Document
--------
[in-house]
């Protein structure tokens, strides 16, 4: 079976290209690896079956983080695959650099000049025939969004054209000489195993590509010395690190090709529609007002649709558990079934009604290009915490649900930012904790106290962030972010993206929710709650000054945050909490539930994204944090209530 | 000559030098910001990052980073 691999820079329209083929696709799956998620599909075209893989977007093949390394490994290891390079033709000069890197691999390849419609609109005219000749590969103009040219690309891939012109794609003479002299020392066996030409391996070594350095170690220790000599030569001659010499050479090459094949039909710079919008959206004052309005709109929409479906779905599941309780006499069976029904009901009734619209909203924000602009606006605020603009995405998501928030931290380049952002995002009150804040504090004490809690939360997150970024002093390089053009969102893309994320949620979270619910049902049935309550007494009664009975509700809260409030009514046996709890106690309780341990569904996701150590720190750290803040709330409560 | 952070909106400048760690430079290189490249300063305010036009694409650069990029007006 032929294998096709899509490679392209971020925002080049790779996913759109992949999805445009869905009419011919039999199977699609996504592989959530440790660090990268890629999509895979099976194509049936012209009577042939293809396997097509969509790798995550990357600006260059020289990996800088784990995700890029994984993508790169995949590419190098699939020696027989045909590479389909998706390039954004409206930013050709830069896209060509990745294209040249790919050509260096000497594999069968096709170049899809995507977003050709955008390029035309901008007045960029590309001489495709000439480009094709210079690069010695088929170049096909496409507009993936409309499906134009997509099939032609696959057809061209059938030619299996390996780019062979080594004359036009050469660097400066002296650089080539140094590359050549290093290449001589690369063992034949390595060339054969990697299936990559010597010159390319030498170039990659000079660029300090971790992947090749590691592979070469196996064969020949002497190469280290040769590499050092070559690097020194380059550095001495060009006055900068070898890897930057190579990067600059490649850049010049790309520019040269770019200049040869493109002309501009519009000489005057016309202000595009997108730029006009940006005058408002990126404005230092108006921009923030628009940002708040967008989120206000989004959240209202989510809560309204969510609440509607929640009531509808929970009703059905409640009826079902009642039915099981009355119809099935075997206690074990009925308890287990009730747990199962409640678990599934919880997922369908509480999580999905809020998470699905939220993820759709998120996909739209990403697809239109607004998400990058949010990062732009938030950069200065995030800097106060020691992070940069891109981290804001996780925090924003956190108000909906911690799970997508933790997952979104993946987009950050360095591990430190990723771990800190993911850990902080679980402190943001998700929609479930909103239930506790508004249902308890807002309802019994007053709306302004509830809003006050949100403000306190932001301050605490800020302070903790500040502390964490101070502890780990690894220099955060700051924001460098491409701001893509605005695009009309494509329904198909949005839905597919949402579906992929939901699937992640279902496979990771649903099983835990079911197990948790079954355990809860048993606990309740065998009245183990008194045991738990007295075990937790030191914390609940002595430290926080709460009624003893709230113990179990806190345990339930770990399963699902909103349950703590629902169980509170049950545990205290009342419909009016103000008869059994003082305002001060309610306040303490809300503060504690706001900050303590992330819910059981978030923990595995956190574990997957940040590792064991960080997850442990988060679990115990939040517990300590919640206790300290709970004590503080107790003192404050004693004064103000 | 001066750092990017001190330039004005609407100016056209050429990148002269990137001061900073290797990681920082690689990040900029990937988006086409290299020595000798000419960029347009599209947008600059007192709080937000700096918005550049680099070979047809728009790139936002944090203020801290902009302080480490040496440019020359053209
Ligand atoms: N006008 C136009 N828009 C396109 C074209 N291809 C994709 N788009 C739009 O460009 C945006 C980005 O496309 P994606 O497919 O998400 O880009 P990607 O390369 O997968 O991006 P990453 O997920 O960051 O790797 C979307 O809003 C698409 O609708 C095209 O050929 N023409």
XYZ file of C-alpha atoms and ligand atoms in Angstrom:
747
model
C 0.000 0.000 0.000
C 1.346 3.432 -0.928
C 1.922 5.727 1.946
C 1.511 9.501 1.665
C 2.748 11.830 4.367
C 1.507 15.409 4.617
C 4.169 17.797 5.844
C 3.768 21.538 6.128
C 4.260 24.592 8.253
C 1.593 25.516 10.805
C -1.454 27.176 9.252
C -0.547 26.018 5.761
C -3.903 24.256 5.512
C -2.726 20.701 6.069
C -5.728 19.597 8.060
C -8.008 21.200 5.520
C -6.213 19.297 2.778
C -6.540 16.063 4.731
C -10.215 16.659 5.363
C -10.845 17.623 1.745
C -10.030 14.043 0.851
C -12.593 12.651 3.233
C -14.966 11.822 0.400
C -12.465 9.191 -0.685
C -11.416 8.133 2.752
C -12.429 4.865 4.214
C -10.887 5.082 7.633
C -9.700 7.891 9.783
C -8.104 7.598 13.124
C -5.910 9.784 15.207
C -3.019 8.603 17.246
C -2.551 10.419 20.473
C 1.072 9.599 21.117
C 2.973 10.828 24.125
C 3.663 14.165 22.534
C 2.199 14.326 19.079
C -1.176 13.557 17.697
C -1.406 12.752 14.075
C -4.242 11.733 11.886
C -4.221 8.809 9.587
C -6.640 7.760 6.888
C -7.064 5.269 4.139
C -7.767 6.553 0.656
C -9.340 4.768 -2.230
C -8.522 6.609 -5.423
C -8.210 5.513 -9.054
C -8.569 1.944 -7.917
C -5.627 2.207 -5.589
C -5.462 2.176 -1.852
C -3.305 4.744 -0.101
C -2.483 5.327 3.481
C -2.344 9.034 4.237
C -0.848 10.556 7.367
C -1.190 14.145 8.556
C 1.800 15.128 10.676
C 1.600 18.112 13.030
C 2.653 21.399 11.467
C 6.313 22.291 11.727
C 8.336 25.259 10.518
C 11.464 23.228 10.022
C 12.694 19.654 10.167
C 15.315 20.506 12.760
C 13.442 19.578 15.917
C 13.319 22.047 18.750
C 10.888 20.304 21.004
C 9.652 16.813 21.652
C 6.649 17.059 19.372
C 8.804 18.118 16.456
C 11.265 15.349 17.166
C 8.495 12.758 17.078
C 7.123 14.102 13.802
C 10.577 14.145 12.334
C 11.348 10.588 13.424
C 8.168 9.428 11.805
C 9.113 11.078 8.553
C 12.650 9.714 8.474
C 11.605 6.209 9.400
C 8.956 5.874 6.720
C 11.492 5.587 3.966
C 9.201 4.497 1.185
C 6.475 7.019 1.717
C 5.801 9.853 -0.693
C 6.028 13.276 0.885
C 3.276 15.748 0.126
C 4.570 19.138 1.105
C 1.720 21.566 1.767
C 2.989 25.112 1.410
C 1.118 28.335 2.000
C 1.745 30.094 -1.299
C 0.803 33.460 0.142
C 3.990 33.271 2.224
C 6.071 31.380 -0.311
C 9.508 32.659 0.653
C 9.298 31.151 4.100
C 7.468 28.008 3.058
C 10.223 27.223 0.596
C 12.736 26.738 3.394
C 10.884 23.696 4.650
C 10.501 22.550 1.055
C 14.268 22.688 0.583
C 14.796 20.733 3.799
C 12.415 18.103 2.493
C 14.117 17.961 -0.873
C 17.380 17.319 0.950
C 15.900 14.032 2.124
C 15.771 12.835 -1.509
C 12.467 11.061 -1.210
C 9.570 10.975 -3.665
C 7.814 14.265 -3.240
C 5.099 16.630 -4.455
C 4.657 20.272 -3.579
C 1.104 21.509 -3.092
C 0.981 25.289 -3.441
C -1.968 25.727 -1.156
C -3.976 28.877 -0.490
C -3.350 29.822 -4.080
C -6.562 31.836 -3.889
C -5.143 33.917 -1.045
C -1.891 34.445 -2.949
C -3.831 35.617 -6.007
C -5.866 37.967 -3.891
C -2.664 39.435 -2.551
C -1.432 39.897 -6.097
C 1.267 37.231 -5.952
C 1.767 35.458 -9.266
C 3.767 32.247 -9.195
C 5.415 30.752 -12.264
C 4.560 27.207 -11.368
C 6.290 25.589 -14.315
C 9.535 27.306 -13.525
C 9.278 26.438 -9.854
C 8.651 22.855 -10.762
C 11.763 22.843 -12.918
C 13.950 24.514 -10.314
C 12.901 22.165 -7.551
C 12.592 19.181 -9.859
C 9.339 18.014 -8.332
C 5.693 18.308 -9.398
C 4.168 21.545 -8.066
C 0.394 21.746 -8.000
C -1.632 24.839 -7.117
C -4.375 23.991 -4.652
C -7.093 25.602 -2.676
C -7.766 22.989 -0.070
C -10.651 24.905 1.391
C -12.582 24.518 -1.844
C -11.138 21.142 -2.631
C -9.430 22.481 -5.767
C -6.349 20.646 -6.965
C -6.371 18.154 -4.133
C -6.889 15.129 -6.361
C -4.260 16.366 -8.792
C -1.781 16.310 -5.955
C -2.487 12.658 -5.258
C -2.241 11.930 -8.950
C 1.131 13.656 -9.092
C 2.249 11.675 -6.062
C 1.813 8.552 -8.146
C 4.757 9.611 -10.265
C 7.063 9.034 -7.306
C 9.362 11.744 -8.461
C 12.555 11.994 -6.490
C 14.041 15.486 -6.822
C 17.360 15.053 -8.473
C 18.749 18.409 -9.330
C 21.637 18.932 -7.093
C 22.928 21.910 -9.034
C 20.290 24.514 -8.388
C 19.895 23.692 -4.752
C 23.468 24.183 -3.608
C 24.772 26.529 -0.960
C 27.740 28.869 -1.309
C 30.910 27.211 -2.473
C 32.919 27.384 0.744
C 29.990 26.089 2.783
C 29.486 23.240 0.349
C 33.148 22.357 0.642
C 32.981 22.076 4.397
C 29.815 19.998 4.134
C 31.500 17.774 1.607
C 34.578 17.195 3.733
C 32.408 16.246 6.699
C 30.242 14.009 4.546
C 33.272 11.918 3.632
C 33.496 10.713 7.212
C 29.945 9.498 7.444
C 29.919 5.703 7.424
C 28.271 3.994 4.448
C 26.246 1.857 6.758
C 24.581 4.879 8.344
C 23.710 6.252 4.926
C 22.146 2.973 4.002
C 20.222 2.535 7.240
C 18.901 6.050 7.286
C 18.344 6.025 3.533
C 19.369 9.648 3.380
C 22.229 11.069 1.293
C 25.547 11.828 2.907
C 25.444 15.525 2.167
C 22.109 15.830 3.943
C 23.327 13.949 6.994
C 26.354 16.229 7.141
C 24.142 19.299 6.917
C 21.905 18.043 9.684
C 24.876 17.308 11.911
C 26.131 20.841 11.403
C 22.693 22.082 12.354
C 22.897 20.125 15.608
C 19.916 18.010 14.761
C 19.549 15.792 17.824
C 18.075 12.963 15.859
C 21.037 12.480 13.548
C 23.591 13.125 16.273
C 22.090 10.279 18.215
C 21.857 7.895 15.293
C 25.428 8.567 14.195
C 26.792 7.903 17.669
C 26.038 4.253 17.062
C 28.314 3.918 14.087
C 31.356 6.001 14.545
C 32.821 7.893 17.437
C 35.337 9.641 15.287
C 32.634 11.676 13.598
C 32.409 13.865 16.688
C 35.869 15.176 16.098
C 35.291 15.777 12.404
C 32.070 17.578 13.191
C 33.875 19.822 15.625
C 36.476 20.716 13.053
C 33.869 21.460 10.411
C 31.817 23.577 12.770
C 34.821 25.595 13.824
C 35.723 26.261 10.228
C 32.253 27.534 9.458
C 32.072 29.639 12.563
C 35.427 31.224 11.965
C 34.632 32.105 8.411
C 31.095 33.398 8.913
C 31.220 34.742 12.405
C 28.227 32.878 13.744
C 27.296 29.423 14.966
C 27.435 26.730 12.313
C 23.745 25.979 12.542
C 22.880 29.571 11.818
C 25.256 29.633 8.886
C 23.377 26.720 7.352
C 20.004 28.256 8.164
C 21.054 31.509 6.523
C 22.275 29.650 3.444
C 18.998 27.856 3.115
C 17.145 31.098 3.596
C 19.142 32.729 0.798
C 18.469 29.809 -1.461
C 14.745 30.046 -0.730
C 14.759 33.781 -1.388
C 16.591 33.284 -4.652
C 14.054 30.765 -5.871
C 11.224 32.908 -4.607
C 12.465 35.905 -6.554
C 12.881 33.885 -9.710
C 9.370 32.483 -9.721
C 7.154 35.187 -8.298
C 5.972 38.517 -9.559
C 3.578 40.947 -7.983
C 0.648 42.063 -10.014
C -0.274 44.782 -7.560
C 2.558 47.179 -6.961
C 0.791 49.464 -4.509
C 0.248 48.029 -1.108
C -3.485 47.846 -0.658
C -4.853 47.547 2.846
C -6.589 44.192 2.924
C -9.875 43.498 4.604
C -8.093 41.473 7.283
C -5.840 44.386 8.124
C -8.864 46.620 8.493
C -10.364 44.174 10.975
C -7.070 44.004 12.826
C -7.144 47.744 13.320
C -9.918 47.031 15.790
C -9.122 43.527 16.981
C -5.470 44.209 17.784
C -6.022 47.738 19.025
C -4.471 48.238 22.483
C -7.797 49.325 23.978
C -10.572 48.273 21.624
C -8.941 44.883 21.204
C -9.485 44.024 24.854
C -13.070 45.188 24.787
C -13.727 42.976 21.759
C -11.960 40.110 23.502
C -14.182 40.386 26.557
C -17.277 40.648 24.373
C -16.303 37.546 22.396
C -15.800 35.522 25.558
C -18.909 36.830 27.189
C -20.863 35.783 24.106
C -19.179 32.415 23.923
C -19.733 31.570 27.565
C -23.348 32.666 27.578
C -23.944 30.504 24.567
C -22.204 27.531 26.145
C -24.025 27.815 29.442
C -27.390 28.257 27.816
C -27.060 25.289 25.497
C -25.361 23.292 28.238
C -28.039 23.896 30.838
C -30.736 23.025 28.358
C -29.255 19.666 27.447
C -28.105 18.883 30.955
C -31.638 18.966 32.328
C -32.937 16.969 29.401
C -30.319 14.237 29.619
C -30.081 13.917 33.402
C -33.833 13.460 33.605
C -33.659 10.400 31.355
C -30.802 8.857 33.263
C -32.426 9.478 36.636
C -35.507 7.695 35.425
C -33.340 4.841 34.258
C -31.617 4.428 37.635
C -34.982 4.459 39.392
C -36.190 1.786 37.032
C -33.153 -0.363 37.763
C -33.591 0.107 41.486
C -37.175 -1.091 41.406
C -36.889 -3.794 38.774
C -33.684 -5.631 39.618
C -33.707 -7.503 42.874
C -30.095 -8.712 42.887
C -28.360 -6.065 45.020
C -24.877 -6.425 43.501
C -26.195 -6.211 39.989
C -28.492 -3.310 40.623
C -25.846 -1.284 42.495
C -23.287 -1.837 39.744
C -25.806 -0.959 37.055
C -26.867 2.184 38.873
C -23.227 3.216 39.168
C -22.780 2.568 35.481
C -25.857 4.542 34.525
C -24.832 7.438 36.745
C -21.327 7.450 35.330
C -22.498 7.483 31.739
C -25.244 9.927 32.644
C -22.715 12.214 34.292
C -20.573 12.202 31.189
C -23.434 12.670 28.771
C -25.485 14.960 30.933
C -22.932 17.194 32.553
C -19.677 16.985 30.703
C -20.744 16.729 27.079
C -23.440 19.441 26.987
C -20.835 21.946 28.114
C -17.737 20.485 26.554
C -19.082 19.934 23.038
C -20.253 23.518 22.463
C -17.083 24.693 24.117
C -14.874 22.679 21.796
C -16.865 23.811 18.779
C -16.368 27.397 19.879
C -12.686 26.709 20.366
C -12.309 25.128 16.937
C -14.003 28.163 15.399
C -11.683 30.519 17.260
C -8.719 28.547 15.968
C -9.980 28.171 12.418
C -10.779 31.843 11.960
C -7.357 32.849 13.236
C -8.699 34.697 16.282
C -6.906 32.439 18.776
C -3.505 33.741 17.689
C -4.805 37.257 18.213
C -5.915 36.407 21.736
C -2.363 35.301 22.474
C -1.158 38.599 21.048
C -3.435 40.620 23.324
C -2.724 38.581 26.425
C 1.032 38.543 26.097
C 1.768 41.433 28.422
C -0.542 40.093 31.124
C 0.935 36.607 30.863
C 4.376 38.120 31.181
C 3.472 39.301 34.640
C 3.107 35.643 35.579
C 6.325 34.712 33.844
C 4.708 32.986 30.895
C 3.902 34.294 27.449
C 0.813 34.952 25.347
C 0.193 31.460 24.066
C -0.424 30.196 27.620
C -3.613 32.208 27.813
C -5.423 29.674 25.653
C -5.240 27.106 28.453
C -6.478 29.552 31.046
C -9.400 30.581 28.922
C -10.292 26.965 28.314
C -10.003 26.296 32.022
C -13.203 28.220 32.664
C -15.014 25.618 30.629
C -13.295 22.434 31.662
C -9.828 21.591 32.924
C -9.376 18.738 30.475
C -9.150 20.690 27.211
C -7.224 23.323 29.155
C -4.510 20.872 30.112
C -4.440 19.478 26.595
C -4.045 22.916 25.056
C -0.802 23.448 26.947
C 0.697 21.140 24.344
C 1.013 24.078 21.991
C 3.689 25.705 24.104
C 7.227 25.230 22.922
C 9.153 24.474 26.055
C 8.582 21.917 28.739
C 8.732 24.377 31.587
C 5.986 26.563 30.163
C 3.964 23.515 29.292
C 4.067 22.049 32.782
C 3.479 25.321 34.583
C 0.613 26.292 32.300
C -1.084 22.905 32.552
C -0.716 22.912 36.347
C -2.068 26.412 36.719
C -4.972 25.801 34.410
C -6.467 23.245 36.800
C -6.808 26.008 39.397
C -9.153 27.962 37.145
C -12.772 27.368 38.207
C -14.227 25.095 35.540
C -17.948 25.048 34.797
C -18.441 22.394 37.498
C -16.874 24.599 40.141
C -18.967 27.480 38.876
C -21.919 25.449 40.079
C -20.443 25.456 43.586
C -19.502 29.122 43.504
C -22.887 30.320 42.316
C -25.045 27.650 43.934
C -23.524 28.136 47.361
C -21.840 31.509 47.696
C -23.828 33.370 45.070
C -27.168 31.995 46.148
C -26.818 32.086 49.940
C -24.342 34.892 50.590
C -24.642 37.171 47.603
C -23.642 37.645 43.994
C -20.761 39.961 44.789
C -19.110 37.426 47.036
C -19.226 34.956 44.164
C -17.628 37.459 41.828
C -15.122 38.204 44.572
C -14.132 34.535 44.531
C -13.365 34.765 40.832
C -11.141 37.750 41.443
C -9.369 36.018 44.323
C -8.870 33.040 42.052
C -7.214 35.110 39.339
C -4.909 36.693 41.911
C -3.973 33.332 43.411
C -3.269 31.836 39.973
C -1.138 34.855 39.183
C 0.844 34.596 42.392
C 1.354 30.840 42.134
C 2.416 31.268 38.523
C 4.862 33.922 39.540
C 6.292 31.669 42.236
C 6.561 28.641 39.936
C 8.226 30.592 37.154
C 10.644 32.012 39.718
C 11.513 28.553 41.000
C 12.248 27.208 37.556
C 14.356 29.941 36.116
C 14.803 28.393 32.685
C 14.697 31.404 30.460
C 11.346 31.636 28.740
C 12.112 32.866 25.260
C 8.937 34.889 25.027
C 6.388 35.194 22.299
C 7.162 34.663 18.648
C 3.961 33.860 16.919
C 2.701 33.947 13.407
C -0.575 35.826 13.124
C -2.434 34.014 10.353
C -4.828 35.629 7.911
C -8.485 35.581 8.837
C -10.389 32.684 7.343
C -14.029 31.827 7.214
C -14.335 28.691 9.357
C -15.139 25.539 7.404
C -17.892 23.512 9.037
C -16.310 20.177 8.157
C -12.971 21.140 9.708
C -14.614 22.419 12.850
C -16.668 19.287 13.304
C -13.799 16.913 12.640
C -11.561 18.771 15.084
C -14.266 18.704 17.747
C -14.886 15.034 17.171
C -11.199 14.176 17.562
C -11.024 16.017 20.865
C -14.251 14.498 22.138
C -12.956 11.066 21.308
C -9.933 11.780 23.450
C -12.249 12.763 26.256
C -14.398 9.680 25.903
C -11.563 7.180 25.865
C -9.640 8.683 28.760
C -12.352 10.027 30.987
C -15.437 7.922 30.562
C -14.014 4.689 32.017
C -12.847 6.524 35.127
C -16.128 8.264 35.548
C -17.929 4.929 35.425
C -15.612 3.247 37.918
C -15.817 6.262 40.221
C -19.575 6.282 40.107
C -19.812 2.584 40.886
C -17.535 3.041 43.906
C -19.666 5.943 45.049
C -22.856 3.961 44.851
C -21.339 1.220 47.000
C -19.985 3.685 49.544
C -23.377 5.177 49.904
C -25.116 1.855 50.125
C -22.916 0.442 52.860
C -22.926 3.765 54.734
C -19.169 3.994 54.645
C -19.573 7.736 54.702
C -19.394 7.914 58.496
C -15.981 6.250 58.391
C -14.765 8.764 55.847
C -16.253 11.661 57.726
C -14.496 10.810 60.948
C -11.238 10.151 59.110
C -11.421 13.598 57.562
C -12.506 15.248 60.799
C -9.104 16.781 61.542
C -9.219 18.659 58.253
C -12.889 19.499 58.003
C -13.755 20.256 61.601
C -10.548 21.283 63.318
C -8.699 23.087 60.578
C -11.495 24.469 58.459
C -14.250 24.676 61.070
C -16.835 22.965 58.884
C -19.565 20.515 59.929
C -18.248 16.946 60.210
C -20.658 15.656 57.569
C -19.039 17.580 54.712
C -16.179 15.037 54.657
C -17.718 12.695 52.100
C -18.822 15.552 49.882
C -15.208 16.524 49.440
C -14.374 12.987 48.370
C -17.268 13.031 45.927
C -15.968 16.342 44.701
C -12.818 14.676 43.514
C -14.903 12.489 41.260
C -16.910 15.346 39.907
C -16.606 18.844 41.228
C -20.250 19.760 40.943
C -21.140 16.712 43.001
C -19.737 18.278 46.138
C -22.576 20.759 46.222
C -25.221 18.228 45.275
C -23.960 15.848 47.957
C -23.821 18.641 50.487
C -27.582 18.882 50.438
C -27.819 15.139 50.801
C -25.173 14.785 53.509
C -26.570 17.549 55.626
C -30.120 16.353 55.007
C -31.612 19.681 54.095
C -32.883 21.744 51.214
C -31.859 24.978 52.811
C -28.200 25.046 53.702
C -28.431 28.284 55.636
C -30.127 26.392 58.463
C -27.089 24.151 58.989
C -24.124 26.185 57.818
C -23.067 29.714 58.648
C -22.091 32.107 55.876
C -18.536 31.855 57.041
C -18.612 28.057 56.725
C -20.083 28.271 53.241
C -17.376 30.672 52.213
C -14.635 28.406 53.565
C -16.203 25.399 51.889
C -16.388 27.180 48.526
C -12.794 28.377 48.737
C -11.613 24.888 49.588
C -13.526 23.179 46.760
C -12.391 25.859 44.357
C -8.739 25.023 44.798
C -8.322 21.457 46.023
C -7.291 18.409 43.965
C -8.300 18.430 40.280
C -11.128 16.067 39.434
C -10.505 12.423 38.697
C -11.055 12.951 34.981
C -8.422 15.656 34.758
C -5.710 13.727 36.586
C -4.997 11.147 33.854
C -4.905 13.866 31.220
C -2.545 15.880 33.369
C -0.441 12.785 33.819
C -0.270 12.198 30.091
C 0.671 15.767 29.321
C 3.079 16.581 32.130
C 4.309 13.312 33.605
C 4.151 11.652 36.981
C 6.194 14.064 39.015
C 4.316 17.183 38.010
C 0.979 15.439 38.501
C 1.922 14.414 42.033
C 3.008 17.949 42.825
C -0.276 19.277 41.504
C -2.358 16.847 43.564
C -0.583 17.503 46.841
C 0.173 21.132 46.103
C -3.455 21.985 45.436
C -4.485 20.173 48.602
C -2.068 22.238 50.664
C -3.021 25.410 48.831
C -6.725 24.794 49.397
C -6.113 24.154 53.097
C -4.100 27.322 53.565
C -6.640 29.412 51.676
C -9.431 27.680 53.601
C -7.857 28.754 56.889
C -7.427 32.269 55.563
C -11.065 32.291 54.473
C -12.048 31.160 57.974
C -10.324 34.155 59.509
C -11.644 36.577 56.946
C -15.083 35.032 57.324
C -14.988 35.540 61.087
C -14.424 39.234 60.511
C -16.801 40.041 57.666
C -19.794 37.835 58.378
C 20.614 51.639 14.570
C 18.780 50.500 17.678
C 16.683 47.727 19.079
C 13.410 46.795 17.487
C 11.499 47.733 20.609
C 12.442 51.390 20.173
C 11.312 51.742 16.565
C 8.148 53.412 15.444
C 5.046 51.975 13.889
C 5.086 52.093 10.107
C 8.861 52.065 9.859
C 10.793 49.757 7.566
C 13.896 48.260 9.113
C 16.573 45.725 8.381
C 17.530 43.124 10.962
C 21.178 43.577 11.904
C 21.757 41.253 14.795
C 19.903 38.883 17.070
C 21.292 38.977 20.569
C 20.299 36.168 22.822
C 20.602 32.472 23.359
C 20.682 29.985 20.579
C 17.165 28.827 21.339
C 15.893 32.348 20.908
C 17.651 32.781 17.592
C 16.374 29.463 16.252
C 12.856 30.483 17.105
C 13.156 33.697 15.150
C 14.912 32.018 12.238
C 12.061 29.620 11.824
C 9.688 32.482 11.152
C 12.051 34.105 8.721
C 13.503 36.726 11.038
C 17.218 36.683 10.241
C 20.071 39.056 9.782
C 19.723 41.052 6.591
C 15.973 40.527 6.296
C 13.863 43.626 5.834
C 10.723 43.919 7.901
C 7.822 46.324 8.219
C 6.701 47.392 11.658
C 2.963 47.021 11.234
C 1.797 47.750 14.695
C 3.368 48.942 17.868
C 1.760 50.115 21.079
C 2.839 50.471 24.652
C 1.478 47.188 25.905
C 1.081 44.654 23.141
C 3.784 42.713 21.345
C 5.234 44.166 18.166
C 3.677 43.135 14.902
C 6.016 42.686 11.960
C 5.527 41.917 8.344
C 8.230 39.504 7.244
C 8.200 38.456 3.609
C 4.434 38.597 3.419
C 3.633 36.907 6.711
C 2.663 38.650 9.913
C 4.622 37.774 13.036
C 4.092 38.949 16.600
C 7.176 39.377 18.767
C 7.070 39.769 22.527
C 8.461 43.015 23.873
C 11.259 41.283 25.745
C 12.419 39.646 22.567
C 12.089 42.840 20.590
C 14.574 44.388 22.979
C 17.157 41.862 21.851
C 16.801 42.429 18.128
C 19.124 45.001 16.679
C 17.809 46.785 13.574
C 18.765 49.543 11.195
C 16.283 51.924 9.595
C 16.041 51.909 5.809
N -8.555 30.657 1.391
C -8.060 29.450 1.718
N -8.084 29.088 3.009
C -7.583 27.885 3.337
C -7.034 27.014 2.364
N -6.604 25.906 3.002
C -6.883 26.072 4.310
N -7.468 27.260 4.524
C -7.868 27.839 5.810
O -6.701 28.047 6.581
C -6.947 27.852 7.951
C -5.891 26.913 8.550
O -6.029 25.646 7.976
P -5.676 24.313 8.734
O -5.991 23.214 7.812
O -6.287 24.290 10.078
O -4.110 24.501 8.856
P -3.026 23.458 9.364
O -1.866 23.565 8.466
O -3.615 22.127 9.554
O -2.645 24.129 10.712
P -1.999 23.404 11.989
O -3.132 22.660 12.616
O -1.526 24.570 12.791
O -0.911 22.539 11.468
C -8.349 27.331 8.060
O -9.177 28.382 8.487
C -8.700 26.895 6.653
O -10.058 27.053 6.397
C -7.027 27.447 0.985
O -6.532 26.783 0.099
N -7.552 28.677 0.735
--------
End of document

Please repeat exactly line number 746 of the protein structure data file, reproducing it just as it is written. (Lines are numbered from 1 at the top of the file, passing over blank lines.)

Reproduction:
O -0.911 22.539 11.468